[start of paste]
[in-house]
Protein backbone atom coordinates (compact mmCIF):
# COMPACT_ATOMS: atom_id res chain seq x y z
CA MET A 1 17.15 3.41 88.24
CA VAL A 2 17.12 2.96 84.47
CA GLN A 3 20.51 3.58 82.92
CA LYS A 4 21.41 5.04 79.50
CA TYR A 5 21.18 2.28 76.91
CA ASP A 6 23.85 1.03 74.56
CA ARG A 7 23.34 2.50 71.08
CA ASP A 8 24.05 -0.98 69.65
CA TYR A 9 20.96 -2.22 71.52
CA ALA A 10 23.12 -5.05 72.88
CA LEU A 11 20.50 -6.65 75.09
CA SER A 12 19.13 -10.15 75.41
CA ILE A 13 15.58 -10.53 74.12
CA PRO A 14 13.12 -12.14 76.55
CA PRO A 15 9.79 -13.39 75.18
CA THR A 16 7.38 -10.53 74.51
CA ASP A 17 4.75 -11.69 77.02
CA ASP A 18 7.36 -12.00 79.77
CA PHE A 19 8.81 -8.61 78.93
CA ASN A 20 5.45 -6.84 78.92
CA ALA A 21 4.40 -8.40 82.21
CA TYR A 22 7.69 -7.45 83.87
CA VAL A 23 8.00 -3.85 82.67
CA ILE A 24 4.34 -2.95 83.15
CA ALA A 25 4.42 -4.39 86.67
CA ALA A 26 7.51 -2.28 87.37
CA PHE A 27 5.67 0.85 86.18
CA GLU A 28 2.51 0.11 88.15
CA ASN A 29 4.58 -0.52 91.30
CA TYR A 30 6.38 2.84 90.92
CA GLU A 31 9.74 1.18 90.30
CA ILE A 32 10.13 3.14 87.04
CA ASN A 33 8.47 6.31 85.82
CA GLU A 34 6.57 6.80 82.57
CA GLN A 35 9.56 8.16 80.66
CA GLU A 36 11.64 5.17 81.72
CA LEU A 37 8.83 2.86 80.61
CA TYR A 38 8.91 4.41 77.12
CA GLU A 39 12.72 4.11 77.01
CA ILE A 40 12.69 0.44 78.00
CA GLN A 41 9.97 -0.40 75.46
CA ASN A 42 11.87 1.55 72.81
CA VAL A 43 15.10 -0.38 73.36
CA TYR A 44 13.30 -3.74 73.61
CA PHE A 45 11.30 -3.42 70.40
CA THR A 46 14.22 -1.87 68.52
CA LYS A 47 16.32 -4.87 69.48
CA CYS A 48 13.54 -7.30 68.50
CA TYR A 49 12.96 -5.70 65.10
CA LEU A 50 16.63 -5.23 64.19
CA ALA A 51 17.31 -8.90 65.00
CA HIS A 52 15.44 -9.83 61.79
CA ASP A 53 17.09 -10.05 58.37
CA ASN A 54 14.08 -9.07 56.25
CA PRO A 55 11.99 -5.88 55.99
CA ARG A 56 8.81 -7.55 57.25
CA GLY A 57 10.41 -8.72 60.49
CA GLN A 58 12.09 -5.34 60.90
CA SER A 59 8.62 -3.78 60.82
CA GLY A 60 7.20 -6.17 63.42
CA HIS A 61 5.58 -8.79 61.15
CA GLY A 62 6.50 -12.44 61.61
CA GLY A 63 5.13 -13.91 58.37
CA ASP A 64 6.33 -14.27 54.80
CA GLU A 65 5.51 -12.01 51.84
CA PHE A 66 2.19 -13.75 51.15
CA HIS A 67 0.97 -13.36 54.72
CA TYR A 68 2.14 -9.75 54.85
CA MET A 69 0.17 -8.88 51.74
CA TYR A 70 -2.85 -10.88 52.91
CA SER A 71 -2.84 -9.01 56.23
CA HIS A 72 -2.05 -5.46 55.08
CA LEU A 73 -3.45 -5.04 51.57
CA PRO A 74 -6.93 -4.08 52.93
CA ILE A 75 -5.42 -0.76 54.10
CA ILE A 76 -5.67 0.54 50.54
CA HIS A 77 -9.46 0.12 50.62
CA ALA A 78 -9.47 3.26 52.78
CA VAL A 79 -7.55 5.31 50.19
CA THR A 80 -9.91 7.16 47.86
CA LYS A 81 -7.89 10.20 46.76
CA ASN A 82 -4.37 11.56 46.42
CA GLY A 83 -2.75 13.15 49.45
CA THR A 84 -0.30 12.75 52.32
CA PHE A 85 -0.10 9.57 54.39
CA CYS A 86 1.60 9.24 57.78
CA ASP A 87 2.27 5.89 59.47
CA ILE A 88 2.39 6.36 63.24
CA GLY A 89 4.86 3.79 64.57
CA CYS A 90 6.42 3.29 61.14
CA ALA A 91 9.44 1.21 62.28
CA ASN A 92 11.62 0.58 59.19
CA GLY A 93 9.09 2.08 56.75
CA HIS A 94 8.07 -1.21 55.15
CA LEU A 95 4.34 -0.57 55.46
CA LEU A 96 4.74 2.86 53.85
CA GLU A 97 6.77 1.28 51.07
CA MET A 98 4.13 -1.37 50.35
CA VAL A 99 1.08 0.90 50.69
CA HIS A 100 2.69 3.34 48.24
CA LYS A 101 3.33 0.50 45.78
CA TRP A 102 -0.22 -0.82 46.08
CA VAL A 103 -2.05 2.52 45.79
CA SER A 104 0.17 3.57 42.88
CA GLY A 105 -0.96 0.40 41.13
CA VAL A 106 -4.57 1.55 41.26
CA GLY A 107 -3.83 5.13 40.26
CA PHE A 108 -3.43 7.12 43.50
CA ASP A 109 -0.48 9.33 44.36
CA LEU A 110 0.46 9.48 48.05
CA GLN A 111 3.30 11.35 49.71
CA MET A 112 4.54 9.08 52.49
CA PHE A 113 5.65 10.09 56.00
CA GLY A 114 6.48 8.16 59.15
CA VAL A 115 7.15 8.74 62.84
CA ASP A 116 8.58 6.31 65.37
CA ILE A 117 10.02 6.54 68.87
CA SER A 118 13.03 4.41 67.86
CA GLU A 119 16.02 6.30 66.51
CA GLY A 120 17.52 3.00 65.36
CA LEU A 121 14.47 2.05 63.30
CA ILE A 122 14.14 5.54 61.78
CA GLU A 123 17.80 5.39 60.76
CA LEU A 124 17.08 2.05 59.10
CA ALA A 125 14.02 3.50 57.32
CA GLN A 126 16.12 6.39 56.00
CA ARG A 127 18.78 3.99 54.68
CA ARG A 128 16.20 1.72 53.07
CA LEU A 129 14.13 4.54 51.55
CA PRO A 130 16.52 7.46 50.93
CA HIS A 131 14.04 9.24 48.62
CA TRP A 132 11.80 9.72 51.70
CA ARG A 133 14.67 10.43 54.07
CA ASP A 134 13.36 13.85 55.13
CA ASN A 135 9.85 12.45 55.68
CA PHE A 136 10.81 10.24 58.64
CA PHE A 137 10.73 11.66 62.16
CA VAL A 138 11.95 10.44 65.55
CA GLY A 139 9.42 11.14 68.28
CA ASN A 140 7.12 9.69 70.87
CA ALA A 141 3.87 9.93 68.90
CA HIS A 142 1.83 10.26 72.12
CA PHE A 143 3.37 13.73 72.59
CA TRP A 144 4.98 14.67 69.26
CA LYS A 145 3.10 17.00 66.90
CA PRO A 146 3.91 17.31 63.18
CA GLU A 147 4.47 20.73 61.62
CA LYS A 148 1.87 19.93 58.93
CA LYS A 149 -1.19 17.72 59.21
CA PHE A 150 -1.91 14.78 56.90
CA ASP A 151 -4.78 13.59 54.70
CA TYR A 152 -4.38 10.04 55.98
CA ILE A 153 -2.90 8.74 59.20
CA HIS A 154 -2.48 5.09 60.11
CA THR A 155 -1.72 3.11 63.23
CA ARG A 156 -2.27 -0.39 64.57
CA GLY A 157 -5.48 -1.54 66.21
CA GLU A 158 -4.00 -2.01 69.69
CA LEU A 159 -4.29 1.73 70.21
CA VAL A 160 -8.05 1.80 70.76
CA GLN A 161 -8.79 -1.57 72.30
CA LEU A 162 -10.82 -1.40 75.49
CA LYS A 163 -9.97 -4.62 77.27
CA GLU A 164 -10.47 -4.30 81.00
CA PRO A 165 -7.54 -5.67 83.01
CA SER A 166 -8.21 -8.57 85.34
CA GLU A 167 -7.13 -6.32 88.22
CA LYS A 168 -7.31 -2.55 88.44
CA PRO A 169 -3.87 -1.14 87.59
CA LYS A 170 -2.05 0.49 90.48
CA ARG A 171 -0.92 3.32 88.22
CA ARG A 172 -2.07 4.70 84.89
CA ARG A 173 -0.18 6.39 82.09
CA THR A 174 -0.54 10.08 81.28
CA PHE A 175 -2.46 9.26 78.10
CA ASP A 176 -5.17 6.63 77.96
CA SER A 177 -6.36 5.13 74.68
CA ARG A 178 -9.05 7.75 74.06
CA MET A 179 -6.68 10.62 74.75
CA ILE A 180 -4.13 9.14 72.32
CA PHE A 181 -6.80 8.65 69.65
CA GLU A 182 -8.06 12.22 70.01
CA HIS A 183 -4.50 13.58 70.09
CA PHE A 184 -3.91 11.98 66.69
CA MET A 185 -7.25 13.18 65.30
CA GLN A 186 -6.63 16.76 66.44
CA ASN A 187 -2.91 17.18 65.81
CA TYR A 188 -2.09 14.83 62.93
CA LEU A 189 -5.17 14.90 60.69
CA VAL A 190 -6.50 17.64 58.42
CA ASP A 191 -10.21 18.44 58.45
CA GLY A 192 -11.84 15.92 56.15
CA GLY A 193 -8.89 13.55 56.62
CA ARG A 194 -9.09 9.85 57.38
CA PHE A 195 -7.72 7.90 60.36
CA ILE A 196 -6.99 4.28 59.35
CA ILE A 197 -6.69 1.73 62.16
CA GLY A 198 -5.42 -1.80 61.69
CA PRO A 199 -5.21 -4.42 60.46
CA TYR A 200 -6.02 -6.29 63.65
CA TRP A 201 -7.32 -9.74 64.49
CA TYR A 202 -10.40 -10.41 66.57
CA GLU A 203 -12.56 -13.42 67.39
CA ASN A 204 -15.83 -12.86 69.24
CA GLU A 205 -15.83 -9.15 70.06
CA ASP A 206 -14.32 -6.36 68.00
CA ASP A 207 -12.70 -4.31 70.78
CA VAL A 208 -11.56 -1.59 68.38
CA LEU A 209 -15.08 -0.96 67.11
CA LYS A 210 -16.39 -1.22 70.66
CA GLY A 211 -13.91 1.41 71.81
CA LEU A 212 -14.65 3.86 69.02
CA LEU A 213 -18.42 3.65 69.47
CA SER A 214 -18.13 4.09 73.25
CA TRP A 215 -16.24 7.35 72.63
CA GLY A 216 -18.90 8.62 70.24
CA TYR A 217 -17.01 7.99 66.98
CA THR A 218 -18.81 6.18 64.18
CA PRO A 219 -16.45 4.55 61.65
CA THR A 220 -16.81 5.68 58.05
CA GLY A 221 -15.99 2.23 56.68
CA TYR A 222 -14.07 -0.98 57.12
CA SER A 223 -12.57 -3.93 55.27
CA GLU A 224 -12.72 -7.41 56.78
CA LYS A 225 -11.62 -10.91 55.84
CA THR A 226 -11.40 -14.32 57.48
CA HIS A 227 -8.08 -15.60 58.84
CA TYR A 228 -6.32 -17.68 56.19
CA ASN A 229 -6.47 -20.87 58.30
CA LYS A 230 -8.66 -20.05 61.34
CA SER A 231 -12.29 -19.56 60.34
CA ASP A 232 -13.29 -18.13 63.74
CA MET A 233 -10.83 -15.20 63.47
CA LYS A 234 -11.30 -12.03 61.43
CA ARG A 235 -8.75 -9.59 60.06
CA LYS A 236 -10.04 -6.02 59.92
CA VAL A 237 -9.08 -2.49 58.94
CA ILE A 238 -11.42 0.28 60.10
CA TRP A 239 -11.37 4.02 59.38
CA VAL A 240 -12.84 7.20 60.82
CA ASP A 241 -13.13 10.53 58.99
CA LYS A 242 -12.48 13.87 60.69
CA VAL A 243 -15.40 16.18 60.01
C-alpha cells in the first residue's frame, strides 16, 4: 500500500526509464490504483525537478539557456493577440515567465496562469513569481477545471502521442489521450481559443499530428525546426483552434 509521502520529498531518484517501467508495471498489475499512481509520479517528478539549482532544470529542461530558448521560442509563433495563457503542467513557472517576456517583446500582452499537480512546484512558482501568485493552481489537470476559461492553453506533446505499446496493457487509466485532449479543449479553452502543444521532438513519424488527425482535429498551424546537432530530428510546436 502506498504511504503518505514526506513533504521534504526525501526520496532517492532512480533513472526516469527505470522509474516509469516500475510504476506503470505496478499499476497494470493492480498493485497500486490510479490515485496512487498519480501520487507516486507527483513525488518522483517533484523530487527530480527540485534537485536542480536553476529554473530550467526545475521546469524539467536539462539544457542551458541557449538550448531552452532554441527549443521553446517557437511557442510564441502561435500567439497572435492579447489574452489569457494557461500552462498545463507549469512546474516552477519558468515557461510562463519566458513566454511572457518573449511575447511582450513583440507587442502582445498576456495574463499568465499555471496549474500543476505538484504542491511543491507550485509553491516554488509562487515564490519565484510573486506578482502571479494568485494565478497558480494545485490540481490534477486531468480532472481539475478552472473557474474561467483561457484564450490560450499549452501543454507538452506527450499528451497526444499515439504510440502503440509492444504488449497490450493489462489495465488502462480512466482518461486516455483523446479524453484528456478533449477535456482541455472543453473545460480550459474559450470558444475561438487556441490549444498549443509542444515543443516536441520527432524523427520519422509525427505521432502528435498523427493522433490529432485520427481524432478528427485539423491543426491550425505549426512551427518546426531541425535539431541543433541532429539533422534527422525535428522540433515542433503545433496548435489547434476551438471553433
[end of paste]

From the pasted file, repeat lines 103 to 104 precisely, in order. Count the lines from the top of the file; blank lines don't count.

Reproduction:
CA HIS A 100 2.69 3.34 48.24
CA LYS A 101 3.33 0.50 45.78